“It was the best of times, it was the worst of times….” In the last couple of weeks we truly have seen the best in our amazing community, showing support in even small ways has given us the get up and go we’ve needed to keep plodding along despite the current economic environment.
People have chosen to show kindness to each other, buying coffees forward for strangers, getting groups together to put in a day changing lunch order, or just showing up whenever they can.
10.15am. Social distancing is making a difference
Social distancing is one of the most effective ways to reduce the spread of COVID-19.
9.15am. Keeping kids safe online during COVID-19
Ipswich Police are reminding parents and carers of the importance of supervising their children’s online activity, as kids spend more time online to study, socialise and play while staying home due to COVID-19.
Detective Superintendent Denzil Clark from the Child Abuse and Sexual Crimes Group said parents and caregivers should take active, ongoing measures to ensure their children’s online safety.
“Now is the time for parents and carers to be considering where in the house their children are allowed to use internet connected devices and speaking with children about risky behaviours including the dangers of having online ‘friends’ they have never met face to face,” he said.
Ipswich Police’s top 10 tips for staying safe online are:
- Not everyone is who they say they are online, so you should only accept friend requests from people that you know and trust.
- Think before you post! Once it is posted online, you can lose control over who sees it or where it ends up.
- Use a passphrase – a random collection of four or more words and at least 12 characters. Passphrase example: hairybeachblueshoe.
- Keep personal information (whether about yourself, a family member or a friend) private.
- Not everything you see online is true, helpful or safe. Make sure you know that it is coming from a trustworthy and reliable source.
- Read comments or texts out loud; could they be misinterpreted by someone?
- Never post inappropriate or illegal content anywhere on the internet. It is important to know that online actions can have consequences.
- Make sure your social network profiles are set to private or friends only (check your privacy settings).
- Always ask permission before uploading and/or tagging someone in a post/photo/video .
- Know how to block and report on every game, app or website you use.
8am. Wednesday, 8 April 2020. Thirty-seven cases confirmed for West Moreton
The West Moreton Health district remains steady at 37 cases testing positive for COVID-19, while testing for community transmissions has been expanded.
The West Moreton Health region went from 36 to 37 confirmed cases on 1 April and no new cases have been confirmed for the past seven days.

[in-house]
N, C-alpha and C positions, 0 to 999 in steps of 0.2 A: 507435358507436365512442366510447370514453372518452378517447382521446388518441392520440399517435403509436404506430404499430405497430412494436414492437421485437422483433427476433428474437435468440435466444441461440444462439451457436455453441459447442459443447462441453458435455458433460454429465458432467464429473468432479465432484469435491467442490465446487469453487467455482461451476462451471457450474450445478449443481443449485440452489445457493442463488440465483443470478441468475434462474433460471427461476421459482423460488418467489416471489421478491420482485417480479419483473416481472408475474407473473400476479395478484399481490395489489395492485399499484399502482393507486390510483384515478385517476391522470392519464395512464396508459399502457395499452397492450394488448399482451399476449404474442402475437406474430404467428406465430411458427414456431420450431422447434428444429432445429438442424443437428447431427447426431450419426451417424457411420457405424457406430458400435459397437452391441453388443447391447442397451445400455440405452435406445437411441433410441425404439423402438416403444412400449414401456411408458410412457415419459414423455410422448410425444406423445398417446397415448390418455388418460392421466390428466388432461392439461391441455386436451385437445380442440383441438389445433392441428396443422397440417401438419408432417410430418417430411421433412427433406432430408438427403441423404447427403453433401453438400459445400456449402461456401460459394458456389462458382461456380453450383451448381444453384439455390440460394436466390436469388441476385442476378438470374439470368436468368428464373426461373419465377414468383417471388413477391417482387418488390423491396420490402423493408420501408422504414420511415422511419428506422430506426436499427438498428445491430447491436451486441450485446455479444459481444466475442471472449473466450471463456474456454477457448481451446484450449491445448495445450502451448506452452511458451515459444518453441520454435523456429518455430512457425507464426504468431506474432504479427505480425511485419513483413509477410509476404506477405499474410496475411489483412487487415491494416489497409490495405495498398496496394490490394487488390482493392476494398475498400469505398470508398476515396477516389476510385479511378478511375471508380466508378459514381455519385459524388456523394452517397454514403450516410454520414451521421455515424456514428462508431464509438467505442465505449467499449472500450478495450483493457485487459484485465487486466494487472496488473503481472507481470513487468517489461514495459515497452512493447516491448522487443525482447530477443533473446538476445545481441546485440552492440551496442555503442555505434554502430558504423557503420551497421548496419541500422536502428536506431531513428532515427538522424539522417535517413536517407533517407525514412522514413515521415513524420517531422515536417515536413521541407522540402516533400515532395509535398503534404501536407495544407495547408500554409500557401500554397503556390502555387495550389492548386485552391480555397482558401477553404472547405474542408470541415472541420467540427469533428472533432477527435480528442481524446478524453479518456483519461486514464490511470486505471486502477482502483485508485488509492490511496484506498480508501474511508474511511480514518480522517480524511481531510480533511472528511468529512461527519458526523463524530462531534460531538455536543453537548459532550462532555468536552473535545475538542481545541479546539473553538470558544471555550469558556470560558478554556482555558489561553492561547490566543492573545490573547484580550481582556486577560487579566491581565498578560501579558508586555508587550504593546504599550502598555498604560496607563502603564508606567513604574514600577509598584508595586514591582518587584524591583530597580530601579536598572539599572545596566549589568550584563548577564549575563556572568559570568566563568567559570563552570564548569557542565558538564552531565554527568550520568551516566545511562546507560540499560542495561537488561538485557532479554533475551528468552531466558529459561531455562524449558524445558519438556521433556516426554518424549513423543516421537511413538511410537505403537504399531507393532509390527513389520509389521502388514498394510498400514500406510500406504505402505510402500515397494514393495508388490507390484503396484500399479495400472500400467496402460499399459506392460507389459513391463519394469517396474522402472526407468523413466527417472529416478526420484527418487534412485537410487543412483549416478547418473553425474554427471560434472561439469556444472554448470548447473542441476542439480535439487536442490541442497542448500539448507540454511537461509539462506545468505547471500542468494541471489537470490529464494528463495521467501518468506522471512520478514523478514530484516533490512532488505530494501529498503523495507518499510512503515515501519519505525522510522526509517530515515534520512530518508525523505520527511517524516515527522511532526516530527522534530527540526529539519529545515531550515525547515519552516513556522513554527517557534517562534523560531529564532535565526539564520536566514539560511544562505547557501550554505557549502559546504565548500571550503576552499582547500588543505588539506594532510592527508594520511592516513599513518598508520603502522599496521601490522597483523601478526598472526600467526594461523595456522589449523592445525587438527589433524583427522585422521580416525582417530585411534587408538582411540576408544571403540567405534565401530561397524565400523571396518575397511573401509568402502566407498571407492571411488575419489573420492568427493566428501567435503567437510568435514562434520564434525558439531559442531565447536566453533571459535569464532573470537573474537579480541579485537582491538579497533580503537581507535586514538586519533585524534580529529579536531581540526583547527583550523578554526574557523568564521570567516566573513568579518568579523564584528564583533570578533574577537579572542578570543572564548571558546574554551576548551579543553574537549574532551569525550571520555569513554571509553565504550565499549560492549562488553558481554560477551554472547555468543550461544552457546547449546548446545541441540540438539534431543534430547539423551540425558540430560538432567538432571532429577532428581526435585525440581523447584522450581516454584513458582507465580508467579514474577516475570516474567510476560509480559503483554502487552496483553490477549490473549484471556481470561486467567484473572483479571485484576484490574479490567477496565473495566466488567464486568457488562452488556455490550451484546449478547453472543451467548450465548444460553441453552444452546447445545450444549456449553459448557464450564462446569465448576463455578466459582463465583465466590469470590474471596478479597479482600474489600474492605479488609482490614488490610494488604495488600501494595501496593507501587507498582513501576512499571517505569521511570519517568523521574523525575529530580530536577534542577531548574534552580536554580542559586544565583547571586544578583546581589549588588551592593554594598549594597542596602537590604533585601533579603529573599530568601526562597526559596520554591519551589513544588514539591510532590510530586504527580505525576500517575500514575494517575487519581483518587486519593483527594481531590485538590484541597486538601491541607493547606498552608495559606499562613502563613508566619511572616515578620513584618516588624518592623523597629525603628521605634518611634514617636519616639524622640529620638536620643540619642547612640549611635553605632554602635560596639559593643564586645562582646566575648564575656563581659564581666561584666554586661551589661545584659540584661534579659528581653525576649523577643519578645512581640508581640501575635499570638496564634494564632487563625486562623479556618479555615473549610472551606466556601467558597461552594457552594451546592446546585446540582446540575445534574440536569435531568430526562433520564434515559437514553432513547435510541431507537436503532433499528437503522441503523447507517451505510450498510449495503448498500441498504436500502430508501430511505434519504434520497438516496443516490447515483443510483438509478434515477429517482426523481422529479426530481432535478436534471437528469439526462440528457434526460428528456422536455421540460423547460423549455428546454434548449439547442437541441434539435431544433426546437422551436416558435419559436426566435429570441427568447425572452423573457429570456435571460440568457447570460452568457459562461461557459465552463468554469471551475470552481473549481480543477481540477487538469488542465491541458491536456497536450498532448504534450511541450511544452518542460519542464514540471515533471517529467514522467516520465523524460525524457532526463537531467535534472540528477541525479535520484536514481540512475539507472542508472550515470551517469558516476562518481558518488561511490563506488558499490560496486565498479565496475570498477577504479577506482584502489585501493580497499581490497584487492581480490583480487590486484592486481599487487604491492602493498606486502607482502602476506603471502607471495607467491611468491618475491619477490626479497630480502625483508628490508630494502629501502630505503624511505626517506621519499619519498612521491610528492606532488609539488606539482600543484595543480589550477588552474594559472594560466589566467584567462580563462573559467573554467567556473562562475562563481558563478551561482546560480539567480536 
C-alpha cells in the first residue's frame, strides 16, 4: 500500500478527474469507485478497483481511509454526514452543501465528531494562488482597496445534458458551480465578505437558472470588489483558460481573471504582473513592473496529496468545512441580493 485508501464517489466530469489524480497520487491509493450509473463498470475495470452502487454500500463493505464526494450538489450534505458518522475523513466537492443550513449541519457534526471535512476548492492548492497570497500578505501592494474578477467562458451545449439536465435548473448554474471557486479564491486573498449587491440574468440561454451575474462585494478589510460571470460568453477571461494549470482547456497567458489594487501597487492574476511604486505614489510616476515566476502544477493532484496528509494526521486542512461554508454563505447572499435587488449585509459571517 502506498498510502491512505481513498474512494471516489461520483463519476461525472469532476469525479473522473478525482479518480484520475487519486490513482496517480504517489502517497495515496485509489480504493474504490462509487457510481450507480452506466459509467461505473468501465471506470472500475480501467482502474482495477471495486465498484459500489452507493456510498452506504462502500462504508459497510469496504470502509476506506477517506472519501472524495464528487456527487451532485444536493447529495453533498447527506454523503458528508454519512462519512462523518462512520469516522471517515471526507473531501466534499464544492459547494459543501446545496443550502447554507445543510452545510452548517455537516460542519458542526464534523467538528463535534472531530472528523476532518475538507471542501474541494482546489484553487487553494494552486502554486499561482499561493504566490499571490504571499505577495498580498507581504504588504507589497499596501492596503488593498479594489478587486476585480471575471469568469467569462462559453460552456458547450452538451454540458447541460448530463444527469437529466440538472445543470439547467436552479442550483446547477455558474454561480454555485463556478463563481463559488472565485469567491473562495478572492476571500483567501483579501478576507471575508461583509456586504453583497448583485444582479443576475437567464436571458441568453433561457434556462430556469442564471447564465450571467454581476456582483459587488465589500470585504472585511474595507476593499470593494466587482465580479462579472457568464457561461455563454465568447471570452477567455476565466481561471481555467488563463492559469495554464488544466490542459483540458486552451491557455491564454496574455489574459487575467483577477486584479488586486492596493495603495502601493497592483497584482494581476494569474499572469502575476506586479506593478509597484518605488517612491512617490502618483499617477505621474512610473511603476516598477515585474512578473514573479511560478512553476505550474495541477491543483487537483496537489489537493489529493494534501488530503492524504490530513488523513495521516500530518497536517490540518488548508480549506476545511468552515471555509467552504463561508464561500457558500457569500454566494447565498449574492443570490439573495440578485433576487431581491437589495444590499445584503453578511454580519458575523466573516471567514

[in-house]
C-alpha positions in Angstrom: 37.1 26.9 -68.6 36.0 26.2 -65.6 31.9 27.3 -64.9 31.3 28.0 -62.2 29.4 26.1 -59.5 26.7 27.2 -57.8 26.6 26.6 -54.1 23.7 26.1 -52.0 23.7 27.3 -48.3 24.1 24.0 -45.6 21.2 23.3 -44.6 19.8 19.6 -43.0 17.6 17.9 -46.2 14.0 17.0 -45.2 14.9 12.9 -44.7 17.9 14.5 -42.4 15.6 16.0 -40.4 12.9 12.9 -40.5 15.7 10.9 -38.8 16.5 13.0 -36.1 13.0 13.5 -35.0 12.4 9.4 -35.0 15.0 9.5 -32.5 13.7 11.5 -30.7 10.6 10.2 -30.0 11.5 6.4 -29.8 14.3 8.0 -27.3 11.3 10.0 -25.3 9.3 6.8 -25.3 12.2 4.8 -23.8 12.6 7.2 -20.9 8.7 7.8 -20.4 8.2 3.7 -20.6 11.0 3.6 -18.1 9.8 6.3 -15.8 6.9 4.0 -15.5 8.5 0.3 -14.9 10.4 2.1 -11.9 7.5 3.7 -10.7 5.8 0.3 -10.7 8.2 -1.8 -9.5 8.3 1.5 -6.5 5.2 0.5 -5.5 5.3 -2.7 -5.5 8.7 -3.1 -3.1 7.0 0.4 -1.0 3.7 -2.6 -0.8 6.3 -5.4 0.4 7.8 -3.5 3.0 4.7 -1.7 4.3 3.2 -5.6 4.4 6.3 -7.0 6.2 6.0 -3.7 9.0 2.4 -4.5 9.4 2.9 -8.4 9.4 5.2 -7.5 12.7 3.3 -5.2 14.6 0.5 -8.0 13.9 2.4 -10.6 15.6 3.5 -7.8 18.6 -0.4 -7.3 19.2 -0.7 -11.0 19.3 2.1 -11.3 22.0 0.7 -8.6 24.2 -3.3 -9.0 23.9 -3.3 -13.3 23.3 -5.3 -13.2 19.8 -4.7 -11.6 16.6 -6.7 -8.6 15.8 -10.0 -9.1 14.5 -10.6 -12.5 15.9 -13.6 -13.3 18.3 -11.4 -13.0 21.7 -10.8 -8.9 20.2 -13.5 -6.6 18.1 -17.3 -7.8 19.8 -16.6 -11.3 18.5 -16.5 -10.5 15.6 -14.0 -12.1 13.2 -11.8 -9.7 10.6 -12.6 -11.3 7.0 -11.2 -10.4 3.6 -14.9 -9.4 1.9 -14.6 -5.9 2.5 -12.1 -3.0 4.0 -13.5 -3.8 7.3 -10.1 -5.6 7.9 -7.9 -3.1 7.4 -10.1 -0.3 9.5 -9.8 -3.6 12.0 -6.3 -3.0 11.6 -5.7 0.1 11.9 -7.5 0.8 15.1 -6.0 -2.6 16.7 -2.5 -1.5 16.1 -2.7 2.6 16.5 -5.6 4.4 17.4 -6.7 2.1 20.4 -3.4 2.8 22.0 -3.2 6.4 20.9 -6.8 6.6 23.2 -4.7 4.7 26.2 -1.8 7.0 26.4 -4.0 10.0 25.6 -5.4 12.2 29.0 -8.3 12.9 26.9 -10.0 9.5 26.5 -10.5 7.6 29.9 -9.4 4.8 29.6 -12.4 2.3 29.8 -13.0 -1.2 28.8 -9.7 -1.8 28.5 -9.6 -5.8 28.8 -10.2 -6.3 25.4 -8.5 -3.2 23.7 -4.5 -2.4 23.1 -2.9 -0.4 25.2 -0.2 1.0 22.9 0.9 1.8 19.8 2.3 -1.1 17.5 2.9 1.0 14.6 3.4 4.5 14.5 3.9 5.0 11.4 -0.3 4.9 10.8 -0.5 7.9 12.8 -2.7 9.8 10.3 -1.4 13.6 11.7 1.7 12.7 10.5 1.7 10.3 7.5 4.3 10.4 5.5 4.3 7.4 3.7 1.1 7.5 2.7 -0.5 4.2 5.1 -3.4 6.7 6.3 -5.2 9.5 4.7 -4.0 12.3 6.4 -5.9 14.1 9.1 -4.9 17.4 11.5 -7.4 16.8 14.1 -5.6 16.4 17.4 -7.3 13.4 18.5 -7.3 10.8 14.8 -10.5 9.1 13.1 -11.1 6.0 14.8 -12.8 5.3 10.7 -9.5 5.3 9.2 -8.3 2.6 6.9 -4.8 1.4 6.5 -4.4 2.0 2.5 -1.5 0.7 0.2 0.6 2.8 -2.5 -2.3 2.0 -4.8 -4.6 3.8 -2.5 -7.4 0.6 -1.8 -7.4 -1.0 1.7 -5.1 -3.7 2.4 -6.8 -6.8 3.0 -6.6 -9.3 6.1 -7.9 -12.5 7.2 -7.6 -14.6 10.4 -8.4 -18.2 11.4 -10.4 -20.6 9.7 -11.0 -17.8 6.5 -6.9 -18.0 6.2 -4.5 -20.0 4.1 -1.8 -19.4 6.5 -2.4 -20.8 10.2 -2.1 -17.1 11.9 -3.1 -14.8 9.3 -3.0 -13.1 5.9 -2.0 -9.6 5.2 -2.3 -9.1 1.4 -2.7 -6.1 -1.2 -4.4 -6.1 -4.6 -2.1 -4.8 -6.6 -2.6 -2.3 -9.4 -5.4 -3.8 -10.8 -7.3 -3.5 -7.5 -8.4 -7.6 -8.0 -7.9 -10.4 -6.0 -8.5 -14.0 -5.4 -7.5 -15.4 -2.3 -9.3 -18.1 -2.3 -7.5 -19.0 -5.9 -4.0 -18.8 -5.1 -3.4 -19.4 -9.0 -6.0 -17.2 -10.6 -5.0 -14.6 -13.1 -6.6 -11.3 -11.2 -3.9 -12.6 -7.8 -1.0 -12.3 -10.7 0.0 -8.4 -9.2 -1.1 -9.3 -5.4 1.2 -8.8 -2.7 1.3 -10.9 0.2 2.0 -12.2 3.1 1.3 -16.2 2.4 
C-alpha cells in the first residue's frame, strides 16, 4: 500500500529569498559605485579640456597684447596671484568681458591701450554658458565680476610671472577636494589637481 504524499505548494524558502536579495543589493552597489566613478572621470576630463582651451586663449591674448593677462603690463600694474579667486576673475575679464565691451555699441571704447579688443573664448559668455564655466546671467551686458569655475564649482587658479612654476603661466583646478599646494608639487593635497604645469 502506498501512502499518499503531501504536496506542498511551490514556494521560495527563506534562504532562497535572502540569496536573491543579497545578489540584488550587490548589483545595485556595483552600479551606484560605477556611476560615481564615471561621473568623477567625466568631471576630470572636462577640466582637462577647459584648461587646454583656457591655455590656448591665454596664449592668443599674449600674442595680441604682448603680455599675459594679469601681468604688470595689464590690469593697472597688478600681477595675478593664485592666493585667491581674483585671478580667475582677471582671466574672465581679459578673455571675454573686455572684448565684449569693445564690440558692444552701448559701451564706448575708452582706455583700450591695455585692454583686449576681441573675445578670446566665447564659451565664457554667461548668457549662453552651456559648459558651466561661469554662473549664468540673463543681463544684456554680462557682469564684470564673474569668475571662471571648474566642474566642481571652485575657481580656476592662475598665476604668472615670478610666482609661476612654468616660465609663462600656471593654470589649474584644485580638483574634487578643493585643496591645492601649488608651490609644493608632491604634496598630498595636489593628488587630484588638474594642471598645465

Queensland has 13 new confirmed cases of COVID-19, raising the state total to 934.
Of the total 37 cases in West Moreton Health district, 27 were in Ipswich suburbs, seven were in Brisbane suburbs, while there was one in Scenic Rim Council area, one in Somerset Regional Council area and one in Lockyer Valley Regional Council area where West Moreton Health provides care.
Contact tracing continues, which means West Moreton Health are directly contacting people considered to be at risk through close contact with a confirmed case.
“We want everyone to know they play a part in protecting themselves and the more vulnerable members of the community,” a West Moreton Health spokesperson said.
“Stay 1.5 metres apart, avoid touching, shaking hands and hugging, practice cough etiquette, wash your hands regularly, and stay home as much as possible, to reduce the spread of COVID-19 disease.”
Testing criteria is also being expanded.
A person is eligible for testing if they have a fever (or history of fever) or acute respiratory symptoms, and, in the last 14 days:
- they were a close contact or a household contact of a confirmed case
- they had been overseas, including on a cruise.
Testing is also possible for people who have a fever (or history of fever) or acute respiratory symptoms, and:
- work in vulnerable settings such as healthcare, aged or residential care, military, correction facilities, detention centres and boarding schools.
- live in an area where an outbreak has occurred
- live in a First Nations community.
Queensland Health is urging anyone who meets this criteria for testing, to contact a doctor immediately.
Before your appointment, please call ahead and advise of your symptoms and recent travel they can prepare for your visit.